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With climate concern at all-time high, consumers want action more than promises

With climate concern at all-time high, consumers want action more than promises

In the wake of the COP26 talks, we again find ourselves critically analyzing the success of what is arguably the world’s most important summit. Were the commitments strong enough? Will those in power live up to the commitments?

To bring current perspectives to life on climate change, I will draw from several recent GlobeScan research studies. In partnership with the SustainAbility Institute by ERM, the 2021 Climate Survey "Responding to Humanity’s Code Red" is the latest edition of our collaboration surveying experts in climate change and sustainability — including NGOs, corporates, government and academics around the world. Alongside that data, the GlobeScan Radar research has tracked global public opinion on climate change since 1998, making it one of the most reputable sources of climate opinion. Together, these data sources tell a rich story over time of increasing ecoanxiety and an intensifying call to action on the biggest challenge humanity has faced.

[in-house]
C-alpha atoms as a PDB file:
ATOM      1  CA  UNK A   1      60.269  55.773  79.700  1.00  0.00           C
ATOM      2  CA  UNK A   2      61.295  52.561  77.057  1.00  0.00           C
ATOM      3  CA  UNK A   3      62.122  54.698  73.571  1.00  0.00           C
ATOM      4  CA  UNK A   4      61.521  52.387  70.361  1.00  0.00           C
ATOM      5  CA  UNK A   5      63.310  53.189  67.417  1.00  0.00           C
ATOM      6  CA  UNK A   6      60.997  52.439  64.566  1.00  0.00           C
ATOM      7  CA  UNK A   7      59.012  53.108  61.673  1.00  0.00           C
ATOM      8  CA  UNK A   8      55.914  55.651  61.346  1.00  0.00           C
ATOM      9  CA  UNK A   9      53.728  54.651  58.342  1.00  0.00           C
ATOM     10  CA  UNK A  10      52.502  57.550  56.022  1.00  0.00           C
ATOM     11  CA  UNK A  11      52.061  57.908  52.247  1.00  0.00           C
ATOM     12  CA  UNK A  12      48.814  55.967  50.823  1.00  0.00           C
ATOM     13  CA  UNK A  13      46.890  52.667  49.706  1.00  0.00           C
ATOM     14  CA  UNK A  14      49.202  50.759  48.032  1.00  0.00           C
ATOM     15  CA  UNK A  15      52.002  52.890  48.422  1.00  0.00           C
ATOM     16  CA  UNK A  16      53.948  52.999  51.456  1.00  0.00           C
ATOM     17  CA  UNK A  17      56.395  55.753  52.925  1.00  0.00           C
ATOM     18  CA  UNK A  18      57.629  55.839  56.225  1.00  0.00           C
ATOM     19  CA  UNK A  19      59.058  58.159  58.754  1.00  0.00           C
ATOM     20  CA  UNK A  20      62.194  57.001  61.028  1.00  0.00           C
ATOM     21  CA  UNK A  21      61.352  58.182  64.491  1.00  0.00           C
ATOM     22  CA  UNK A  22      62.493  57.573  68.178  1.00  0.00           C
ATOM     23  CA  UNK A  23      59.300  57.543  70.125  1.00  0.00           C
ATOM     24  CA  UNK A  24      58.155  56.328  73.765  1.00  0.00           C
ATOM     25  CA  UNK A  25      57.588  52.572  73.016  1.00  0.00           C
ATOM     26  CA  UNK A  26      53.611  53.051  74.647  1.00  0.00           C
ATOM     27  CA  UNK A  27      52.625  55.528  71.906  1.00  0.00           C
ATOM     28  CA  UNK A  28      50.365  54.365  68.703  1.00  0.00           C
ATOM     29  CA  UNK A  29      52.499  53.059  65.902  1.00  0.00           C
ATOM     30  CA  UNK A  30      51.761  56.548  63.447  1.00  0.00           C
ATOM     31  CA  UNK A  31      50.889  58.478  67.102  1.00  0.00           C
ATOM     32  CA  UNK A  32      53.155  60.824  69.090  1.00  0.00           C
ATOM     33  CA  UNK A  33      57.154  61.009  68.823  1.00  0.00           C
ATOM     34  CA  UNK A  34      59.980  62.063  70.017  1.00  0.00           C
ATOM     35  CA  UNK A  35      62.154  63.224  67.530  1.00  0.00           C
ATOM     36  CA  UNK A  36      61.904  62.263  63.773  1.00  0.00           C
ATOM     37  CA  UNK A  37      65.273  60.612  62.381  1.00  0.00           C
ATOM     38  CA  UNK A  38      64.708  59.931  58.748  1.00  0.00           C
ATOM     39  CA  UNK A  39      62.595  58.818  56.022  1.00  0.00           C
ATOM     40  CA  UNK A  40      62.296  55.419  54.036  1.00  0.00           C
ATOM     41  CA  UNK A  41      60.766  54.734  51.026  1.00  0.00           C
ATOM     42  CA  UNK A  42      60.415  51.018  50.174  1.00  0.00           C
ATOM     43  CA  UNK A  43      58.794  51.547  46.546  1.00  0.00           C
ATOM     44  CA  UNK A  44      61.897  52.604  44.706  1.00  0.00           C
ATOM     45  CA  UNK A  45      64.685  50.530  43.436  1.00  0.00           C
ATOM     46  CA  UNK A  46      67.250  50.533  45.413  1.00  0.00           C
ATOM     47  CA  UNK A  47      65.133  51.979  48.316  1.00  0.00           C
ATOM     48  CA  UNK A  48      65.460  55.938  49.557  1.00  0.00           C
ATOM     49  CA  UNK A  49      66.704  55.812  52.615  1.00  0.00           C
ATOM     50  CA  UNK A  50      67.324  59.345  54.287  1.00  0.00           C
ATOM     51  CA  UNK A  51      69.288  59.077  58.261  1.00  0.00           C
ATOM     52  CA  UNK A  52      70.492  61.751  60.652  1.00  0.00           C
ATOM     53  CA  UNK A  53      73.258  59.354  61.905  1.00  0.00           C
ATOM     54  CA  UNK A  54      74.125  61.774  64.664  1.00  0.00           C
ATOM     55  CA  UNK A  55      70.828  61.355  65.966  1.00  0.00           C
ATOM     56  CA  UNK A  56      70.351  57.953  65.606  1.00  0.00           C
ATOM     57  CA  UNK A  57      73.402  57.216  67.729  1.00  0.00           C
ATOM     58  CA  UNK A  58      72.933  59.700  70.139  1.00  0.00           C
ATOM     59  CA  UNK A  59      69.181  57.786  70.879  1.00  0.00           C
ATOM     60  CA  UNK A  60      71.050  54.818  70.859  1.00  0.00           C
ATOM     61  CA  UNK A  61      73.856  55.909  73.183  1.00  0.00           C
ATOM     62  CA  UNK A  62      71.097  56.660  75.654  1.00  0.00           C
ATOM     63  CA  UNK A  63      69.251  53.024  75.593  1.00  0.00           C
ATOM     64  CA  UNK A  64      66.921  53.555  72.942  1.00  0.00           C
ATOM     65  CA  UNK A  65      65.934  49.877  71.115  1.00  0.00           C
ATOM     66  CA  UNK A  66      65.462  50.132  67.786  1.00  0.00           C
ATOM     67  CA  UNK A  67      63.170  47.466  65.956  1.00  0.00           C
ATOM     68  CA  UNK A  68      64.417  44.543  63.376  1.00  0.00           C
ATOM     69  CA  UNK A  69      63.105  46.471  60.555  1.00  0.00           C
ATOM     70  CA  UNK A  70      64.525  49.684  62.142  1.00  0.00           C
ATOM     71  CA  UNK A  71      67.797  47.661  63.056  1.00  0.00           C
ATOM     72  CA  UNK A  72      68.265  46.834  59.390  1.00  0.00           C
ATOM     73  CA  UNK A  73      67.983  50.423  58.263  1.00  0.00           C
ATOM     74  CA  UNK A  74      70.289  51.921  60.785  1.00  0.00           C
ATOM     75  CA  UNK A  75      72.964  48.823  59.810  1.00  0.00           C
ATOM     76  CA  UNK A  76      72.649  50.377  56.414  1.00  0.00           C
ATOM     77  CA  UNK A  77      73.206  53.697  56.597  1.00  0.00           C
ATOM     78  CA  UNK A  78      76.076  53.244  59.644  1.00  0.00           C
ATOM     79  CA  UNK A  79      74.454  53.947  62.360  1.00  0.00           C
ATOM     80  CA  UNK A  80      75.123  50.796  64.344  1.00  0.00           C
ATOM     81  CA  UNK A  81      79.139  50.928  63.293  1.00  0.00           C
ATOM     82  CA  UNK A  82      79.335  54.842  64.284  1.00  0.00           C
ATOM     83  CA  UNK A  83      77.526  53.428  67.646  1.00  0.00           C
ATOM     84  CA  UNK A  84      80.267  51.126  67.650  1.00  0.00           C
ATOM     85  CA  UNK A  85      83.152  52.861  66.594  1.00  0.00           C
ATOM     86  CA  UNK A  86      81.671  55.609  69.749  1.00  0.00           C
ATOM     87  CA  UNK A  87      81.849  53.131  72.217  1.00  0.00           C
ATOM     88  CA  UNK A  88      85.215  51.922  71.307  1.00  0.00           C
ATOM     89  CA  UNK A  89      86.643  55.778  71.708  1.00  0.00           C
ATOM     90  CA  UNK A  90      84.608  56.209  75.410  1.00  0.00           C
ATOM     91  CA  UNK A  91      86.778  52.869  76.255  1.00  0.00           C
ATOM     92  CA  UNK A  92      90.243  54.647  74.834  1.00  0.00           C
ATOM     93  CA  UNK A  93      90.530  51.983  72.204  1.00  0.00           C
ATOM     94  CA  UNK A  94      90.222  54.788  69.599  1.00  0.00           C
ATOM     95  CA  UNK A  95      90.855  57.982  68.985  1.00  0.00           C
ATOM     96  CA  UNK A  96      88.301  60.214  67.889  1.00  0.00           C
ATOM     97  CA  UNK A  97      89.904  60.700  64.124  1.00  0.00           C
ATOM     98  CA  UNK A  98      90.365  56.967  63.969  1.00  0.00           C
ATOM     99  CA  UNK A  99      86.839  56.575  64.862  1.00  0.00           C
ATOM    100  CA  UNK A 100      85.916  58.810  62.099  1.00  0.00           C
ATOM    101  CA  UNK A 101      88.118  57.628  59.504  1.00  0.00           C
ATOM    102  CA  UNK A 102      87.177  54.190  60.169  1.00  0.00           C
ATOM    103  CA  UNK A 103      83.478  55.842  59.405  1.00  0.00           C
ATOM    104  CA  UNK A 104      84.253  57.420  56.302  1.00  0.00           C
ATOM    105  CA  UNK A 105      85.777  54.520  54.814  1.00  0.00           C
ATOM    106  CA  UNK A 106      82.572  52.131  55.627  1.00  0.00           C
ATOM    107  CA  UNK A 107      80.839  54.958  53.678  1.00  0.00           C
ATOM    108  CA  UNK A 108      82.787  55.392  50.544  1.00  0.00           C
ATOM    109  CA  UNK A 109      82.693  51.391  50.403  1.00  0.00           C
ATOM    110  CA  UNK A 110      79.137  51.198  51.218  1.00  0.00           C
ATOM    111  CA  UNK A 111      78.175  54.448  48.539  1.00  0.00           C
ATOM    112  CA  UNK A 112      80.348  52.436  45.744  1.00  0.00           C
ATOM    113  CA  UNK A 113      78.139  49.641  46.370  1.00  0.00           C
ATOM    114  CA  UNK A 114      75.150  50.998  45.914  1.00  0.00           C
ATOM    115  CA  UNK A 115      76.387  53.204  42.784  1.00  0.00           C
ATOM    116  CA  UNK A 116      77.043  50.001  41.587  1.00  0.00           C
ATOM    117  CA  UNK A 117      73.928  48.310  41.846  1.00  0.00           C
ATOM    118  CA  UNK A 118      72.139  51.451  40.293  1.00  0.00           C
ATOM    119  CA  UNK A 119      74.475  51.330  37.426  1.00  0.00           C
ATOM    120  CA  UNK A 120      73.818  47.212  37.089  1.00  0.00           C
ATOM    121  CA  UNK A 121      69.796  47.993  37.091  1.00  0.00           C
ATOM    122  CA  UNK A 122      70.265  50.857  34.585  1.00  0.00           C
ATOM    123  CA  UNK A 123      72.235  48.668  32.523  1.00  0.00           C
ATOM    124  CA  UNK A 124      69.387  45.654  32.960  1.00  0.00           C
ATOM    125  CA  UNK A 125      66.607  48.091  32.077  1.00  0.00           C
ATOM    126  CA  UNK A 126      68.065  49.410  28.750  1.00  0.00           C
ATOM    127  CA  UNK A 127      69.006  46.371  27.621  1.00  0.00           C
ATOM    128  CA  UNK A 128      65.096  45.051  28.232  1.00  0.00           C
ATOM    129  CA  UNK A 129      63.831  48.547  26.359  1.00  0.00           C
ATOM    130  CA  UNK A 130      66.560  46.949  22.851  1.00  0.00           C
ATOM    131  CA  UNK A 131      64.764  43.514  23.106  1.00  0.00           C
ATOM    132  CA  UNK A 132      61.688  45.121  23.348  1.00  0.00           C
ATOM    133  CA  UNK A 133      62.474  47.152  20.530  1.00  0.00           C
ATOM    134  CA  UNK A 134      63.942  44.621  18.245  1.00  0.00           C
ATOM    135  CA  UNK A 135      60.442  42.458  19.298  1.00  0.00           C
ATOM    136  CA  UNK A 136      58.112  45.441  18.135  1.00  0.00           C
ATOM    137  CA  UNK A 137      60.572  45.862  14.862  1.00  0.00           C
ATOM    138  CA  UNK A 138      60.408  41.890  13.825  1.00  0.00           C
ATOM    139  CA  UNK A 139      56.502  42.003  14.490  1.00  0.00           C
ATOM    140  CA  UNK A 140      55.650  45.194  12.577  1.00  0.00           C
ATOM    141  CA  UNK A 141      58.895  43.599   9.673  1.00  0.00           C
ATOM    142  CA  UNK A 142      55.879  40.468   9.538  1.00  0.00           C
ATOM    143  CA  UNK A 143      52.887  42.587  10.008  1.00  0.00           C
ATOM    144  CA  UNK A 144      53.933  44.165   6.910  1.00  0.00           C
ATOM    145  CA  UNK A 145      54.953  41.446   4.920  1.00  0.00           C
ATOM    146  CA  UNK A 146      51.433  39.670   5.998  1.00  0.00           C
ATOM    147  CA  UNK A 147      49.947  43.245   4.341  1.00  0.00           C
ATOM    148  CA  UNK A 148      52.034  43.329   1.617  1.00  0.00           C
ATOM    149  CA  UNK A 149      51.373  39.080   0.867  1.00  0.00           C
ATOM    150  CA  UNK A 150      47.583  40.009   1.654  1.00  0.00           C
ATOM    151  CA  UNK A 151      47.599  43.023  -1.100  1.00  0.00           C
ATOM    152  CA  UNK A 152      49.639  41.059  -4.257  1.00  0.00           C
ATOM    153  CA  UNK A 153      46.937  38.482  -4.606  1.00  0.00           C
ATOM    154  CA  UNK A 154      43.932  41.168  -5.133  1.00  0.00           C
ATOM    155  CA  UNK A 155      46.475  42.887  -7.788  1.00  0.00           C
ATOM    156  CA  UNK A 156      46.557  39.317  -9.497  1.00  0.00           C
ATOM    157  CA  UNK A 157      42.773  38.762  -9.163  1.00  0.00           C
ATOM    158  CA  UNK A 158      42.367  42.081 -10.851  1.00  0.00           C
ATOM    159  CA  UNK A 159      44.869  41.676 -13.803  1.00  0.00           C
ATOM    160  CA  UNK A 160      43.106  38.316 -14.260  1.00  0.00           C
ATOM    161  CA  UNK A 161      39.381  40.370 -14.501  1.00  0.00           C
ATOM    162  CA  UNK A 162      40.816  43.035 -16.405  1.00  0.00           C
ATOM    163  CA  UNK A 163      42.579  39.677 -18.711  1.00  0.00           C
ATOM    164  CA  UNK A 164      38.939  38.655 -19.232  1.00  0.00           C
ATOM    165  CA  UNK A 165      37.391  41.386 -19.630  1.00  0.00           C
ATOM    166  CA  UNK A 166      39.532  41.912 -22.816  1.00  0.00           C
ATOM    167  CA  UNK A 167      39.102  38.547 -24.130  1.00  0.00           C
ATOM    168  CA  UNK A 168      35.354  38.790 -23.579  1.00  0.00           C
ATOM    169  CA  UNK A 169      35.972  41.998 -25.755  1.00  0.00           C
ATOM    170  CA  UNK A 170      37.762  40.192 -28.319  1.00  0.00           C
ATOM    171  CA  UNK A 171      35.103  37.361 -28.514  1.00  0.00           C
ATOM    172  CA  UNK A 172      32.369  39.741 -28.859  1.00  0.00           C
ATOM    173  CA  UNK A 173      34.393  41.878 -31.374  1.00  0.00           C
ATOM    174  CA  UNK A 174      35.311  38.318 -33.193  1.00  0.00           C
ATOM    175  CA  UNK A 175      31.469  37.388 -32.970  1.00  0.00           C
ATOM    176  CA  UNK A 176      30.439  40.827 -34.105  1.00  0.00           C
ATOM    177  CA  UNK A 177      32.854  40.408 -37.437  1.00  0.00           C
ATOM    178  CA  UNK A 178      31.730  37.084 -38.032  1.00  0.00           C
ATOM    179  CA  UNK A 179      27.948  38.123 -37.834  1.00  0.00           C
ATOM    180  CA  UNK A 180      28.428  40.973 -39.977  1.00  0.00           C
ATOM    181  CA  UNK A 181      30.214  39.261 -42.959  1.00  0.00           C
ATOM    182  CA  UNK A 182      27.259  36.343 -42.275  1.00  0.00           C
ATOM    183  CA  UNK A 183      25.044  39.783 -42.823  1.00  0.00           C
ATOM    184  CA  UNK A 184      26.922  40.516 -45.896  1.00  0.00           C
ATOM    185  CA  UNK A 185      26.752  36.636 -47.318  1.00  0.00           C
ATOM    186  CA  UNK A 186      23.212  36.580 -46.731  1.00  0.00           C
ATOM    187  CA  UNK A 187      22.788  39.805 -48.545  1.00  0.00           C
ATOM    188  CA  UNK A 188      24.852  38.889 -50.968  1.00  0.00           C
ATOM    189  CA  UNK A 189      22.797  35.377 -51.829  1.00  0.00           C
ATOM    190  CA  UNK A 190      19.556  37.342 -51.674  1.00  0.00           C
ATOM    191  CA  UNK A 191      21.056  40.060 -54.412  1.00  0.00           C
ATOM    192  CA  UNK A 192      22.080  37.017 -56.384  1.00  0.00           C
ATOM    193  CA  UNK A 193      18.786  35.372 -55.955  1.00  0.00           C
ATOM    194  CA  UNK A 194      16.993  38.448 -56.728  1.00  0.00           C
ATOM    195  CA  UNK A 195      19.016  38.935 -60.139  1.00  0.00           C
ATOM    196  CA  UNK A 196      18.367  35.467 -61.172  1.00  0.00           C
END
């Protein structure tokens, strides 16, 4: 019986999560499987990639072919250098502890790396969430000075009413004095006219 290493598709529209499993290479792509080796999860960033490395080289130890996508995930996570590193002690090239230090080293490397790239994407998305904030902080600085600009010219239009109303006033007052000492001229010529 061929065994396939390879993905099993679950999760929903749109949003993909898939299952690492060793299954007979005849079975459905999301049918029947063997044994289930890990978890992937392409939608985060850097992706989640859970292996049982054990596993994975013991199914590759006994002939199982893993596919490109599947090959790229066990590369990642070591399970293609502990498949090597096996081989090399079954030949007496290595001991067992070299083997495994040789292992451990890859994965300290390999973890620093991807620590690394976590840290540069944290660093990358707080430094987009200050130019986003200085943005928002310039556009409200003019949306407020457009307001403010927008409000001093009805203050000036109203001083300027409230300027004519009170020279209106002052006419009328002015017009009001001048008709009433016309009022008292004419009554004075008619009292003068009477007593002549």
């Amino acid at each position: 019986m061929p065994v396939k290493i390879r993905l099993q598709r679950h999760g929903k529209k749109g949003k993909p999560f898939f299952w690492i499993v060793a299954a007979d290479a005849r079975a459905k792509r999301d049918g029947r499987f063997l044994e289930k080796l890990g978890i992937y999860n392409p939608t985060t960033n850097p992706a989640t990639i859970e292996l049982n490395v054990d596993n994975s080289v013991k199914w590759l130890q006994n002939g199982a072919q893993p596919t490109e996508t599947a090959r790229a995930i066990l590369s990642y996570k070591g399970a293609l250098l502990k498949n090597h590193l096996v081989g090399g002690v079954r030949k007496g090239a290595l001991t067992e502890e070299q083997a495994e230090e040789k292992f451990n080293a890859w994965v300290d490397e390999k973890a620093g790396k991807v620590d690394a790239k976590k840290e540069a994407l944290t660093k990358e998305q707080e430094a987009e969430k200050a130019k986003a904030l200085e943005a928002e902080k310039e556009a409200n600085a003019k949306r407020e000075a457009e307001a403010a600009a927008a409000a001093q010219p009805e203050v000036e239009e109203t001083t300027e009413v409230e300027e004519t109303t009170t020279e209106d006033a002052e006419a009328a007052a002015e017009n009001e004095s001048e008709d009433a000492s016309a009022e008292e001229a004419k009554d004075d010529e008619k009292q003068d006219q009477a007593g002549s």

Concern about climate change has reached its highest point recorded since GlobeScan first started tracking this metric in our annual Radar public opinion survey. Across 17 countries consistently tracked since 1998, 63 percent of people believe climate change is a "very serious" issue. Crucially, since the Paris Agreement in 2015, concern has increased substantially despite the disruption caused by a global pandemic. Our research suggests COVID-19 awakened many people to how vulnerable we are to nature as a society.

It is no surprise, therefore, to see that there is almost universal agreement globally (90 percent across 31 markets) that society should respond to climate change with the same urgency as it has responded to the current pandemic, especially among people in emerging markets who are also more likely to understand that climate change disproportionally affects poor people.
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